On the Periphery: Ejipura and the Fence

It rained in Ejipura yesterday after I left. Hadn’t thought at all about inclement weather given the climate here in Bangalore. But it seems that passing out better tarps (most families are making due with old plastic political banners torn down around the neighborhood) and raincoats.

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There is a metal fence around the entire perimeter of the old slum in Ejipura now. It’s hard to see inside. Most of the same families who have been living on its periphery still remain, steadfastly waiting to acquire suitable housing that they can afford. 
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Most of the families left behind are Tamil. And yesterday there were Tamil posters plastered about Ejipura comparing the Indian government officials’ responsibility in the uprooting of Ejipura residents to what the massacre the Sri Lankan government perpetrated against the Tamils in 2009.

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Before they sealed off the area, the last group of slum housing, these made mostly of zinc roofs and walls, were demolished. I couldn’t get inside to see, but the mosque is on the edge of that former neighborhood so I took this photograph from inside to give a view of the rubble. Interestingly, when I was doing Sunday morning food distribution a couple of weeks ago a church group was the donor. And they happened to bring their own volunteers with them. Many of the families from this last area to be demolished–before it was demolished–came seeking food. One of the nuns got quite angry at the people and tried to shoo them away. I got in an argument with her and the other church people because they were clearly in need, clearly hungry, and I head heard that they were next. I remember saying, so they can only eat your food once they no longer have a roof over their head? And now it has come to pass it seems.

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Today there is a big march taking place as I write. I intended to do this prior to the demonstration, but I didn’t have time. But here are the list of demands articulated by the current and former residents of Ejipura:

Grounds of Protest 

  • Why is land earmarked for purpose of housing Economically Weak Sections (EWS) being used for the purpose of private profit and commercial exploitation?
  • Why has the BBMP chosen Maverick Holdings when they have already committed fraud by constructing Garuda Mall on public land meant for a parking lot?
  • The Government has issued biometric cards, BBMP ID cards, Voter IDs and Ration Cards to the residents of EWS quarters. The BBMP Council even passed a resolution in 2005 that houses would be built for both allottees and non-allotees living in EWS Quarters. On what grounds are they now labelling them as encroachers?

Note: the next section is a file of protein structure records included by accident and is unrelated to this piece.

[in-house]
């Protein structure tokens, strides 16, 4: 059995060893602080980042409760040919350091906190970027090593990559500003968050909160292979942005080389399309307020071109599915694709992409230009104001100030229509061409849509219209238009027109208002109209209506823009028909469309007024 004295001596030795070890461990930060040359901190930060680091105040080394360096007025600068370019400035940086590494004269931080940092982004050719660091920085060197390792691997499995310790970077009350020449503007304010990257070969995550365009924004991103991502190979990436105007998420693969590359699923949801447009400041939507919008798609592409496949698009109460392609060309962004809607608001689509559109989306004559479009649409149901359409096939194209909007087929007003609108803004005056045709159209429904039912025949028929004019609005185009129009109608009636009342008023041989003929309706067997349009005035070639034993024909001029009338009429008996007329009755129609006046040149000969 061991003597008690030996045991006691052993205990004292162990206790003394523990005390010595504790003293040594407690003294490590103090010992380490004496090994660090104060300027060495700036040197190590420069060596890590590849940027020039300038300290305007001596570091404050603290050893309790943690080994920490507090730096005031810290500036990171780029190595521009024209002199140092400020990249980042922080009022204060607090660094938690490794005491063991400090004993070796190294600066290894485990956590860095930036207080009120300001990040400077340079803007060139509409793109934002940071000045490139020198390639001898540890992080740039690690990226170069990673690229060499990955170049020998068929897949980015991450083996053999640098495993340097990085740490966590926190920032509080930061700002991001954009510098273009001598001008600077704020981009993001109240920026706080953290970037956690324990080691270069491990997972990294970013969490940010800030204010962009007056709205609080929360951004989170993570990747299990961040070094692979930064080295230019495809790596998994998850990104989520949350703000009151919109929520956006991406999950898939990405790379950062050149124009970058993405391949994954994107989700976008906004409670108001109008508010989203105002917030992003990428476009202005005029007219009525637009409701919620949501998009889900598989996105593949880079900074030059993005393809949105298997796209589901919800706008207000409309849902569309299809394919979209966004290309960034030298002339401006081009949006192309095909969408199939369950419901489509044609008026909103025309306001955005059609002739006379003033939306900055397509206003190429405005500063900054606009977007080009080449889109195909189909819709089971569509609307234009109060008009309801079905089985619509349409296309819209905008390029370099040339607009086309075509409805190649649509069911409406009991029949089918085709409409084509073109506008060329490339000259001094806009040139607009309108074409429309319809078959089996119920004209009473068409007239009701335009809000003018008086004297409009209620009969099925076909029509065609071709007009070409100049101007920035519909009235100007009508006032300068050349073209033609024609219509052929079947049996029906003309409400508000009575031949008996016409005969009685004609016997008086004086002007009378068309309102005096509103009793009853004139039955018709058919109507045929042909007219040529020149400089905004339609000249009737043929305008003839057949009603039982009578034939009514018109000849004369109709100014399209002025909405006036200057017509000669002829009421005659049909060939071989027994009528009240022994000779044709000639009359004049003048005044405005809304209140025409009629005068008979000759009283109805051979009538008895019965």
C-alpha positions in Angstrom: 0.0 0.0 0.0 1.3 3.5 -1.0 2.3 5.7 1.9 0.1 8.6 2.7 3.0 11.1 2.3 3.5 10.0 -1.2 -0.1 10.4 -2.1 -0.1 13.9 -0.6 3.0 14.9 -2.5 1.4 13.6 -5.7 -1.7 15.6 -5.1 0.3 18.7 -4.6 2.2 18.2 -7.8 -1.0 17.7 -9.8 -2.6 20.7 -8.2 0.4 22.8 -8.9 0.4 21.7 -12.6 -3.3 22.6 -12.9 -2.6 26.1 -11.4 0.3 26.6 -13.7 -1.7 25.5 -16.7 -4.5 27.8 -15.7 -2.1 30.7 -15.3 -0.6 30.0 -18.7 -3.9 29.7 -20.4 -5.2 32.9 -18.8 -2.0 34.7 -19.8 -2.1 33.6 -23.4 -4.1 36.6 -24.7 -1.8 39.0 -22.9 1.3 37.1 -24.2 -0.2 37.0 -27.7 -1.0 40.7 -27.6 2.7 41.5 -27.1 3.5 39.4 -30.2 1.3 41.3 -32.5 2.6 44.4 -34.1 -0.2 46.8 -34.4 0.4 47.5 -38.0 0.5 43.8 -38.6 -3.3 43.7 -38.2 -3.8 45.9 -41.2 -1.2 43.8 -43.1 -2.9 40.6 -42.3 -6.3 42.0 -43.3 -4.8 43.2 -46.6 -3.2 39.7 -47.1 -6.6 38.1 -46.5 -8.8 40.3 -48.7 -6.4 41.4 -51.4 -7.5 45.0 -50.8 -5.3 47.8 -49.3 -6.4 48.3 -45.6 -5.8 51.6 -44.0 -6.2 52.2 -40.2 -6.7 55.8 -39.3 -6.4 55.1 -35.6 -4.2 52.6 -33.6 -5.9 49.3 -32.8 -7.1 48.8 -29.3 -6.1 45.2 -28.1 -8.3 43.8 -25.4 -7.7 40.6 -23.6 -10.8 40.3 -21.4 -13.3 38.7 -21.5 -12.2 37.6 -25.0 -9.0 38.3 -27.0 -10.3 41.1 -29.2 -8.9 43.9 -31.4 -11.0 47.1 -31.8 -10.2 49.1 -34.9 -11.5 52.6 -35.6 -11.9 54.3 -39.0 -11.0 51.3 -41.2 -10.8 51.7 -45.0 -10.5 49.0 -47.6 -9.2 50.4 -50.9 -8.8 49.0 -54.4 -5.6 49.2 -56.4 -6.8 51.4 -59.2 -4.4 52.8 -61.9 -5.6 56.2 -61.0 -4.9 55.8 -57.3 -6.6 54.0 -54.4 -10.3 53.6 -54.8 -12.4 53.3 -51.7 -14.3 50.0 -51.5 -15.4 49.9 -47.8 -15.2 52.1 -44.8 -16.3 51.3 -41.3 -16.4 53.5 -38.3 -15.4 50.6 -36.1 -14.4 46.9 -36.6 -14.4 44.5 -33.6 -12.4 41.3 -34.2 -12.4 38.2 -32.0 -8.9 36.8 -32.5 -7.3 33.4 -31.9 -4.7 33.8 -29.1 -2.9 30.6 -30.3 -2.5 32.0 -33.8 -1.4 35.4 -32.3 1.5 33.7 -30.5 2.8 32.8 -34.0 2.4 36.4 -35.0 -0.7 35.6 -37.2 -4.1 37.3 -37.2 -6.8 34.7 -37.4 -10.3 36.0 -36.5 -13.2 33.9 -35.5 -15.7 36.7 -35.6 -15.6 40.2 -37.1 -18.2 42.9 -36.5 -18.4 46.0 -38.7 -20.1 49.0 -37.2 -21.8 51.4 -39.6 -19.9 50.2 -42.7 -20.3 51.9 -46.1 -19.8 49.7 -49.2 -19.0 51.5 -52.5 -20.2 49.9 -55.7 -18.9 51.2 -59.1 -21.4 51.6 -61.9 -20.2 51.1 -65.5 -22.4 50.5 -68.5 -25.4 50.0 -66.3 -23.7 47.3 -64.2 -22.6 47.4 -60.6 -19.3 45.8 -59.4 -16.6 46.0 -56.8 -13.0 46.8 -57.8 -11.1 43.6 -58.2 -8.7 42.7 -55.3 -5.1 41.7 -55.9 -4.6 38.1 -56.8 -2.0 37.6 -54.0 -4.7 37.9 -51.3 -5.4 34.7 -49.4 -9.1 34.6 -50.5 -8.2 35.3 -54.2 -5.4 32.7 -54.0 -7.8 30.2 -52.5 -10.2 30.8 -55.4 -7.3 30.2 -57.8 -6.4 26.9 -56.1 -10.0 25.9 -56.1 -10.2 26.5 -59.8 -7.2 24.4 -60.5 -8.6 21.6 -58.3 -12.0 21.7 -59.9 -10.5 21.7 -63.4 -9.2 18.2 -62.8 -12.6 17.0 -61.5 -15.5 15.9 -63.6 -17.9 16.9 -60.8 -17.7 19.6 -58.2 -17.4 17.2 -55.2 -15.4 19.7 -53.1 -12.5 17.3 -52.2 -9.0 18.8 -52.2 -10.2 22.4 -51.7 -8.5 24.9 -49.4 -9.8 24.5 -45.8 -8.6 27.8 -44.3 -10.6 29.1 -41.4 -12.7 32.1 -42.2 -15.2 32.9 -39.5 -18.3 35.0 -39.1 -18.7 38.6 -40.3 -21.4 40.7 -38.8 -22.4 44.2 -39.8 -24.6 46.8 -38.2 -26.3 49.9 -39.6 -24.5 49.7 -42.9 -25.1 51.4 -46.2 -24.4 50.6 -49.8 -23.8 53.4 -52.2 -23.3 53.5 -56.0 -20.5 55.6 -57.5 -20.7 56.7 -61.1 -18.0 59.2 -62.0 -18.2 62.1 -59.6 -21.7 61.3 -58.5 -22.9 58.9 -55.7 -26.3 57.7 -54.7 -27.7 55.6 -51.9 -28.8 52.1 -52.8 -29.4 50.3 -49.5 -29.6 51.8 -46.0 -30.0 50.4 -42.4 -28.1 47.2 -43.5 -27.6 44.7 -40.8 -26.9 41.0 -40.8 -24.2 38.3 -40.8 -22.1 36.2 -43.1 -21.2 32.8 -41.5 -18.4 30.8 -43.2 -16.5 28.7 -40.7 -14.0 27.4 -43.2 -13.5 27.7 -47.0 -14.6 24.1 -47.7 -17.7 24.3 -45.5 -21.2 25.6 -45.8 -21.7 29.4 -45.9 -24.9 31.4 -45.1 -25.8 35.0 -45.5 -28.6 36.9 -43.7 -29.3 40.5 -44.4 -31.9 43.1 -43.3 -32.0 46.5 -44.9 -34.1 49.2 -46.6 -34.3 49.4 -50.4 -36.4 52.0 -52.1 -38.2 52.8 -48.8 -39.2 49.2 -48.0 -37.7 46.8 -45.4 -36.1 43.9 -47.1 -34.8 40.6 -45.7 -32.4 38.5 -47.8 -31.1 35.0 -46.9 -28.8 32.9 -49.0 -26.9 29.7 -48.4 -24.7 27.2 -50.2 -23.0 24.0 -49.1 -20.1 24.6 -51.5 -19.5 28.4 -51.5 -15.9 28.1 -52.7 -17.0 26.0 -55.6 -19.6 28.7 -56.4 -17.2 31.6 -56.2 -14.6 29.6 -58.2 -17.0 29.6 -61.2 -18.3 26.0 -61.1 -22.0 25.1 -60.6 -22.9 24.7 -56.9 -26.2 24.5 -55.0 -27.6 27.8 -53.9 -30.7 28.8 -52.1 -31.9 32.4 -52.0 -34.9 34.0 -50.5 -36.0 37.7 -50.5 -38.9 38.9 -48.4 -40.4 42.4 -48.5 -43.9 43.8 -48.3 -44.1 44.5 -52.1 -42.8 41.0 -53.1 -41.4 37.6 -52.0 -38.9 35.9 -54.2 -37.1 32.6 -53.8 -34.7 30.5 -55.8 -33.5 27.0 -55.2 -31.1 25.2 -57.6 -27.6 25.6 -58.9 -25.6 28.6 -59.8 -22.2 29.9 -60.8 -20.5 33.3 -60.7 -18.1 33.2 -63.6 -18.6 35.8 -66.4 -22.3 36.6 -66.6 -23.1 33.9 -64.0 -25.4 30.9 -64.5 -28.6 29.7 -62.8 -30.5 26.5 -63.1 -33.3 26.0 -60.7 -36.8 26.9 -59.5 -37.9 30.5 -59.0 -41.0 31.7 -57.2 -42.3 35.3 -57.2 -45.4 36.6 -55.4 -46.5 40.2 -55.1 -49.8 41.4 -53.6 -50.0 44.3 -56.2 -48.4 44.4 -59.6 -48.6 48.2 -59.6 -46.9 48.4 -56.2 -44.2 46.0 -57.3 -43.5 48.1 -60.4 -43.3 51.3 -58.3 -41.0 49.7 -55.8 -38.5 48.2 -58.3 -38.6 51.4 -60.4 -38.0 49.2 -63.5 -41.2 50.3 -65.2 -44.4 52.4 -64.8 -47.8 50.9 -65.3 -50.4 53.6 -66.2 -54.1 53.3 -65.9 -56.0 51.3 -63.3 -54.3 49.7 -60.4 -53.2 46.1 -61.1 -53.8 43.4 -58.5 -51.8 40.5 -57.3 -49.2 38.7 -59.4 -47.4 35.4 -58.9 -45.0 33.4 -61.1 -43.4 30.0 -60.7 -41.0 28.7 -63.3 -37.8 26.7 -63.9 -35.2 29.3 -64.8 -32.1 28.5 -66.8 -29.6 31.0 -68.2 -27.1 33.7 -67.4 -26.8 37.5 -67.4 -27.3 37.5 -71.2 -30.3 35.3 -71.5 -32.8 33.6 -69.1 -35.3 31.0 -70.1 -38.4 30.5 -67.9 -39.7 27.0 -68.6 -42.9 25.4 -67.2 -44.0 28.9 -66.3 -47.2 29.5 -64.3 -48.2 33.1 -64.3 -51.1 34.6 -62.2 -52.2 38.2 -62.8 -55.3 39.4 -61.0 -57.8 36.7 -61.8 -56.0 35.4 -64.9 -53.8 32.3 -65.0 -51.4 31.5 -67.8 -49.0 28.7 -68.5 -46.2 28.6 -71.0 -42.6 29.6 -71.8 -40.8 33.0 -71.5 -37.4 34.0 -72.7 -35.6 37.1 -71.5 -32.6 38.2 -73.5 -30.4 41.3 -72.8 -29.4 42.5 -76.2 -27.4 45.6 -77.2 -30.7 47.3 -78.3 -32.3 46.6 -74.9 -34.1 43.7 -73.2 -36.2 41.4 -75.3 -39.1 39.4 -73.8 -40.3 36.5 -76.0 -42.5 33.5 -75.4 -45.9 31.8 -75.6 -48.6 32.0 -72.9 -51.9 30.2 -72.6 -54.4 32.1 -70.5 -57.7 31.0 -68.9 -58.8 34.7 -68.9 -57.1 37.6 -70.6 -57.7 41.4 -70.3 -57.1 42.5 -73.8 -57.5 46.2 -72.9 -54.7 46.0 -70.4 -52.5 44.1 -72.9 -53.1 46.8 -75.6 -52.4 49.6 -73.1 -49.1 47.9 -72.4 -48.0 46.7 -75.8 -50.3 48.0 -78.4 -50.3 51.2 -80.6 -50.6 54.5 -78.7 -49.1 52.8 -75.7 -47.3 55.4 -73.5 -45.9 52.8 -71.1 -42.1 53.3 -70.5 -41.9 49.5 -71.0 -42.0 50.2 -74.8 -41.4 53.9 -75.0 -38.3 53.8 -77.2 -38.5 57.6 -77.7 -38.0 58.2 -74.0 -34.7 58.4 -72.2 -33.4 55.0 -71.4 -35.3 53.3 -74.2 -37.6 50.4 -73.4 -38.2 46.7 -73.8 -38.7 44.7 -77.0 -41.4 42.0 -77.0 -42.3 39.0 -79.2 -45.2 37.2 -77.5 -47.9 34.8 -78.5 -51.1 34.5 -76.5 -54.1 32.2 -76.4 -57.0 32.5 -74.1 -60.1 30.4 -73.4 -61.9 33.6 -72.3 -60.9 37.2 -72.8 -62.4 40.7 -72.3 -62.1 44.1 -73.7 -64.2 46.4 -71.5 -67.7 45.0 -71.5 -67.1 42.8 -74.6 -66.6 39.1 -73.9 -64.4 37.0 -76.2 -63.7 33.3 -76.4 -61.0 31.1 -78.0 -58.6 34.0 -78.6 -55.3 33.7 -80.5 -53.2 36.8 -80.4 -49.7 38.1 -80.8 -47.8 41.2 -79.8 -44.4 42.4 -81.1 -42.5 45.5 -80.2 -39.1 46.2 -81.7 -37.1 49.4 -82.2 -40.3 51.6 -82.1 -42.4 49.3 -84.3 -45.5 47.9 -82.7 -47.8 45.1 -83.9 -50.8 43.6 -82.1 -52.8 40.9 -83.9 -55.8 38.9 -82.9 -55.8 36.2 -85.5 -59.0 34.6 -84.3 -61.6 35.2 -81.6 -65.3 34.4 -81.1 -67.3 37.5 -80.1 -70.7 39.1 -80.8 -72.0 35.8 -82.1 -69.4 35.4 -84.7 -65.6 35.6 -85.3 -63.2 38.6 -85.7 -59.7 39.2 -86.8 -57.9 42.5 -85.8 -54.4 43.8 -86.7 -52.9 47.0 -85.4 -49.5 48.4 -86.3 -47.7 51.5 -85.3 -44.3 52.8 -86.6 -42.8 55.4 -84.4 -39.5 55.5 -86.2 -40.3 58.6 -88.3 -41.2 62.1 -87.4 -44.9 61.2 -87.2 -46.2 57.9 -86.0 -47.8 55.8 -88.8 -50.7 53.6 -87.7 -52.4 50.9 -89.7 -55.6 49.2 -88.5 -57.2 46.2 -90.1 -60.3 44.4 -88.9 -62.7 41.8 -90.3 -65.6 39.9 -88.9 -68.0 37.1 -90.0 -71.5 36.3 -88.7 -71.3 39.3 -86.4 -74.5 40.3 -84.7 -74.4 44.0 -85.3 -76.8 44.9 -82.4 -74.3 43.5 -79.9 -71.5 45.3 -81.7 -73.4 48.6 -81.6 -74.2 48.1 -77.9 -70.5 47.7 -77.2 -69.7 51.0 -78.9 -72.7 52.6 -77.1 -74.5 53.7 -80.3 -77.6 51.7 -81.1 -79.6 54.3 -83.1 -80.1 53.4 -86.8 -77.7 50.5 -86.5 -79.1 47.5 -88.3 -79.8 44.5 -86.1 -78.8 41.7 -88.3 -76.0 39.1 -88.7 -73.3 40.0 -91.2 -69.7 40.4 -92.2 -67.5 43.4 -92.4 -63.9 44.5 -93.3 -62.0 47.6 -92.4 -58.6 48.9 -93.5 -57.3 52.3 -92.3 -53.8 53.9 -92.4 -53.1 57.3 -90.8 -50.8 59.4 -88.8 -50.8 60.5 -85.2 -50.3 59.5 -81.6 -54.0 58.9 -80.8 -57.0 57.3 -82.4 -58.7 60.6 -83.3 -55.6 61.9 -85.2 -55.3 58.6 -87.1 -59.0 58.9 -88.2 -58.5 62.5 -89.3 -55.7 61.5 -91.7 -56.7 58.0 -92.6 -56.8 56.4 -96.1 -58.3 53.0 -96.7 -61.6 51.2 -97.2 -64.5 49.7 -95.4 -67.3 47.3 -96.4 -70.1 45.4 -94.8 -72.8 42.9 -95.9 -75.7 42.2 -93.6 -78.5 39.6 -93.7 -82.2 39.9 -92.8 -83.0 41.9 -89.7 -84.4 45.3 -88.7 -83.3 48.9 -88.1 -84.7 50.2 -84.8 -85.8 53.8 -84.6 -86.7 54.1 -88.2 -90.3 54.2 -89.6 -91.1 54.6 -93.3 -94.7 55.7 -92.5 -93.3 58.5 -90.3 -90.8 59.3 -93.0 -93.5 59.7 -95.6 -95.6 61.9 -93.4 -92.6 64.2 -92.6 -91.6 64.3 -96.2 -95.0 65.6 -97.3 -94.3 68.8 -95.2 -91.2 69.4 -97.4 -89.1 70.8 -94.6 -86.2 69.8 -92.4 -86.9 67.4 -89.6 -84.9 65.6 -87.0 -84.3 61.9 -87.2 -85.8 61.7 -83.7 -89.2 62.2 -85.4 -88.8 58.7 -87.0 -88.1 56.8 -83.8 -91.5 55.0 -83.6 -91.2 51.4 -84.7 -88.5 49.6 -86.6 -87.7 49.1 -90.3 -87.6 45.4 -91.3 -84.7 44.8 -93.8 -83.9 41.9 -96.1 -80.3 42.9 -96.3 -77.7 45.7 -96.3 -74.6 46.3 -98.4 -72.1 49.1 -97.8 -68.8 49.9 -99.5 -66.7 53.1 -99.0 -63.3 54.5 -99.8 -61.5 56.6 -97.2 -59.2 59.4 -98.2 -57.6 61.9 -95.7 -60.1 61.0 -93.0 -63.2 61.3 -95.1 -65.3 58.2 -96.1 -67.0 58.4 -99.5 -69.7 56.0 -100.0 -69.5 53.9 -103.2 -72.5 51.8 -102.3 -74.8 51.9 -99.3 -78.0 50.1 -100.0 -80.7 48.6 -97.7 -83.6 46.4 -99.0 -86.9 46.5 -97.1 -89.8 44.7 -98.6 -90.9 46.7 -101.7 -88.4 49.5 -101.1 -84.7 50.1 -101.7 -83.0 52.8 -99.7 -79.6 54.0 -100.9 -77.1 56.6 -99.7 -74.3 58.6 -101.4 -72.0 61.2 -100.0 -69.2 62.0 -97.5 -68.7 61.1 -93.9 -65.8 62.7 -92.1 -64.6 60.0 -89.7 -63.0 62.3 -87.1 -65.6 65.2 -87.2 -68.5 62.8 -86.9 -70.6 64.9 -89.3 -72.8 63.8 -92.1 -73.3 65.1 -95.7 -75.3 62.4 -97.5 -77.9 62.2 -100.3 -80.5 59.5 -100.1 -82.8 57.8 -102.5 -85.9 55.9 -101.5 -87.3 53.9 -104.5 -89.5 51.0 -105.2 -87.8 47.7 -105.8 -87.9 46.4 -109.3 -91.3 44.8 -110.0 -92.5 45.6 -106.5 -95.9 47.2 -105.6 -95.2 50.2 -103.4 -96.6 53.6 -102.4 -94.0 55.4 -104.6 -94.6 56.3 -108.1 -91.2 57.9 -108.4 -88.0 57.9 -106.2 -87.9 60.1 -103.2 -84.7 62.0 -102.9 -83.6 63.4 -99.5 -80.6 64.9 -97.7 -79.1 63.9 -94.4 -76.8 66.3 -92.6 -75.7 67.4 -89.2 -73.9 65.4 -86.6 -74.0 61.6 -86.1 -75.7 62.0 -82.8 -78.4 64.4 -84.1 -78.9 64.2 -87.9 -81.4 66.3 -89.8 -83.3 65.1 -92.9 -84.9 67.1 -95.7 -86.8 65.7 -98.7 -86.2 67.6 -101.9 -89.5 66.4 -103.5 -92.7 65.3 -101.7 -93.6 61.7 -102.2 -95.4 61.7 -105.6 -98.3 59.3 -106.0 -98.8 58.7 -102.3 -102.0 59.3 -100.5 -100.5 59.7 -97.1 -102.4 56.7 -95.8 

• Why were the residents who were recognised as lawful residents not consulted before any decision was made?
  • The concession agreement between Maverick and BBMP clearly lays down that it is Maverick’s responsibility to relocate residents during Implementation Period at its own expense. Why has this not been done?
  • While EWS Quarters stood on 11.37 acres of land, how is 15.64 acres of land being handed over to Maverick Holdings?
  • When this case was in the High Court of Karnataka, why did the BBMP mislead the court by saying that all interested parties agreed to this arrangement? Why were not these bonafide residents not considered as “interested parties” in this agreement?

WE DEMAND                                                                                                                                           -Cancel the PPP and use the EWS land for its original purpose                                                                                          -Rebuild houses for all erstwhile residents immediately on the same land
-Prosecute those responsible for brutal evictions and collapse of the EWS quarters
-Order an independent judicial enquiry into the illegal diversion of public lands
 

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Here are some important articles to read to understand more about what is going on in Ejipura:

How Did My House Become Yours, Ask Allottees

From Shanty Houses to Shanty Lives: The Story of an Eviction

Ejipura: Living in the Shadows of the Maverick Fence

From Nonadanga to Ejipura: The Urban Battleground

Ejipura Workers Back Off After Evictee’s Immolation Threat

Steps to Prevent Ejipura Crisis from Getting Worse

Finally, you can sign a petition by clicking here to protest the building of another Garuda Mall on the land that belongs to the Ejipura residents.

One response to “On the Periphery: Ejipura and the Fence

  1. Nice extensive Research on the Ejipura Issue

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